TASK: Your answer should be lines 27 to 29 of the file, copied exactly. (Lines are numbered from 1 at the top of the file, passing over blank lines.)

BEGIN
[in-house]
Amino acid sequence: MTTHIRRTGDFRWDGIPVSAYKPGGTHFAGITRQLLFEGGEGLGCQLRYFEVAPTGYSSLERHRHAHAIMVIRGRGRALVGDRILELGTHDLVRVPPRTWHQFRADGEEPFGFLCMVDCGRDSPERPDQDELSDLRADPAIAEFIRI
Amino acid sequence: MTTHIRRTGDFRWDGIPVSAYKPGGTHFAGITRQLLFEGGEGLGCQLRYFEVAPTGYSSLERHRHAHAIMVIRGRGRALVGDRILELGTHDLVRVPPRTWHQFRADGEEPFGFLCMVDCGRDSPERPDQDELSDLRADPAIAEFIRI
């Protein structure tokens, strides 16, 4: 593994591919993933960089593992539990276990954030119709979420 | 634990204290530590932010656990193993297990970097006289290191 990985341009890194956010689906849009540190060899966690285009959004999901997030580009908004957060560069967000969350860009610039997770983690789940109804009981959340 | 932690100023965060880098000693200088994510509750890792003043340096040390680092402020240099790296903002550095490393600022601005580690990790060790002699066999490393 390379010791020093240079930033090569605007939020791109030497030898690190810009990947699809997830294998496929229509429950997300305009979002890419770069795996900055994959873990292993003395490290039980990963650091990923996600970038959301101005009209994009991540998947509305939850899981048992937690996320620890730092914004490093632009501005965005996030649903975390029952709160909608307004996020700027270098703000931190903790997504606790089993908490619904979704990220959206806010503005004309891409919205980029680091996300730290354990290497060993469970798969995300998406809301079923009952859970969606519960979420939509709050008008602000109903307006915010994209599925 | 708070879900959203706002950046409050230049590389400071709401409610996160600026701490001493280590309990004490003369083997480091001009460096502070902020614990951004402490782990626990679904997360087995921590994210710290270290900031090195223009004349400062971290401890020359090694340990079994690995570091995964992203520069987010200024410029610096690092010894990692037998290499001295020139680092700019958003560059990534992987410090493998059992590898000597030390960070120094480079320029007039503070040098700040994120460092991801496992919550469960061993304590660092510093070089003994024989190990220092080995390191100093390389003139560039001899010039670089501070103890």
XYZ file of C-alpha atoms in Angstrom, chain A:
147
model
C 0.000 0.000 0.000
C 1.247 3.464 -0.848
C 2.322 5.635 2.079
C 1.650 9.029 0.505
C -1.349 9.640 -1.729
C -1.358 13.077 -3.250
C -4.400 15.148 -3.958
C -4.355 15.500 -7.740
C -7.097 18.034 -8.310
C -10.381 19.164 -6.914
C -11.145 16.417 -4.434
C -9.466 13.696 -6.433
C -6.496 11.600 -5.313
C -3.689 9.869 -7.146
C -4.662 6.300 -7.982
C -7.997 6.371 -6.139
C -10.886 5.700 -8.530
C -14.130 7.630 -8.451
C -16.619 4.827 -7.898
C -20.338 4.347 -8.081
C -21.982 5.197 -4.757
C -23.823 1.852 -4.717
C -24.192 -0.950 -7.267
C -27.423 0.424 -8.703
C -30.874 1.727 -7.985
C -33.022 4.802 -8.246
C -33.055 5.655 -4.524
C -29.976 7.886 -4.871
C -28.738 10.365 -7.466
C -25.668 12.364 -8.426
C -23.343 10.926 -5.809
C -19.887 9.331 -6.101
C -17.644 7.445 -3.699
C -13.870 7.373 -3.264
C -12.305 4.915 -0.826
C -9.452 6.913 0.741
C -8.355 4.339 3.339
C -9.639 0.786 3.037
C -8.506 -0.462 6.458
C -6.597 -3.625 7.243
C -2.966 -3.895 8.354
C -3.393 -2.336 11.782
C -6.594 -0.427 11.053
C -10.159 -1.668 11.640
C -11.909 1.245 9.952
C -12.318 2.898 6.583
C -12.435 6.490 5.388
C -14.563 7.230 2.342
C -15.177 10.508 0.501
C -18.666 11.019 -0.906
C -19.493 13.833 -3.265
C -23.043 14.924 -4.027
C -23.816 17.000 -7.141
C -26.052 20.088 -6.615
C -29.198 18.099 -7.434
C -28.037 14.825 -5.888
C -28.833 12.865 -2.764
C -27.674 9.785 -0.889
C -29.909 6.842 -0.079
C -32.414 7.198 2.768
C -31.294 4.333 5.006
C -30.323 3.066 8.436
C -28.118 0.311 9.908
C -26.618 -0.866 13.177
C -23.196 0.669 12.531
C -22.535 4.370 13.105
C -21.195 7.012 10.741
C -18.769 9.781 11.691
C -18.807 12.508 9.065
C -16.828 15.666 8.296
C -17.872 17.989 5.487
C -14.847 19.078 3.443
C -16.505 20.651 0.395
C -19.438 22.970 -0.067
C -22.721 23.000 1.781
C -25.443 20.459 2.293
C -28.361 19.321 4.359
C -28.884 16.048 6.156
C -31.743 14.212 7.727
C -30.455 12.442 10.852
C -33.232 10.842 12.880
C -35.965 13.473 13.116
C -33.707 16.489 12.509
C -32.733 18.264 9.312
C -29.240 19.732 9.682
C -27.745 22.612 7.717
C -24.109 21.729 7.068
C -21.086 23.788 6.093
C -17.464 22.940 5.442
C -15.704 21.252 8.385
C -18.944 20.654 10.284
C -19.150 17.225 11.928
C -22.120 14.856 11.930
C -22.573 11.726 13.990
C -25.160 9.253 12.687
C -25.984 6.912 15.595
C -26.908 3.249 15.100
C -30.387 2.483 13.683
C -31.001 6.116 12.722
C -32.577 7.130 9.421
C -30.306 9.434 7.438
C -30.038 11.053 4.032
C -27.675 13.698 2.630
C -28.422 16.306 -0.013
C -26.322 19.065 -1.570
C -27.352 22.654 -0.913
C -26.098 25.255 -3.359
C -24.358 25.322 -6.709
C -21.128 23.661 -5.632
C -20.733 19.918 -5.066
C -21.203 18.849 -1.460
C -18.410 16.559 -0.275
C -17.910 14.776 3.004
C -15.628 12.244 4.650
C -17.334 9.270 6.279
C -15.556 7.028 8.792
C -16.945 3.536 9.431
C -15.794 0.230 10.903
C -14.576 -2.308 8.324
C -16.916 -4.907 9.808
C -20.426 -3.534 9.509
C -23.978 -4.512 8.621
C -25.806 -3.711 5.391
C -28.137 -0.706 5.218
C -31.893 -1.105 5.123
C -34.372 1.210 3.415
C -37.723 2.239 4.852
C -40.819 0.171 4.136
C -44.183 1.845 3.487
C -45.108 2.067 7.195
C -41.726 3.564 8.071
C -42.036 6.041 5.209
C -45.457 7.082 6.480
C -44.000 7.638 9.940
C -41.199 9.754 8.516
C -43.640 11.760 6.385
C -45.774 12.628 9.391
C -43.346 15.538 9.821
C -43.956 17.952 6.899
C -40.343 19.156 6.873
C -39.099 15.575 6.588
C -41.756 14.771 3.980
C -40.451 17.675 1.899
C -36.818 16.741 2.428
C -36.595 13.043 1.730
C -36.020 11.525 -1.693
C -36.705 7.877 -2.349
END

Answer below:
C -20.338 4.347 -8.081
C -21.982 5.197 -4.757
C -23.823 1.852 -4.717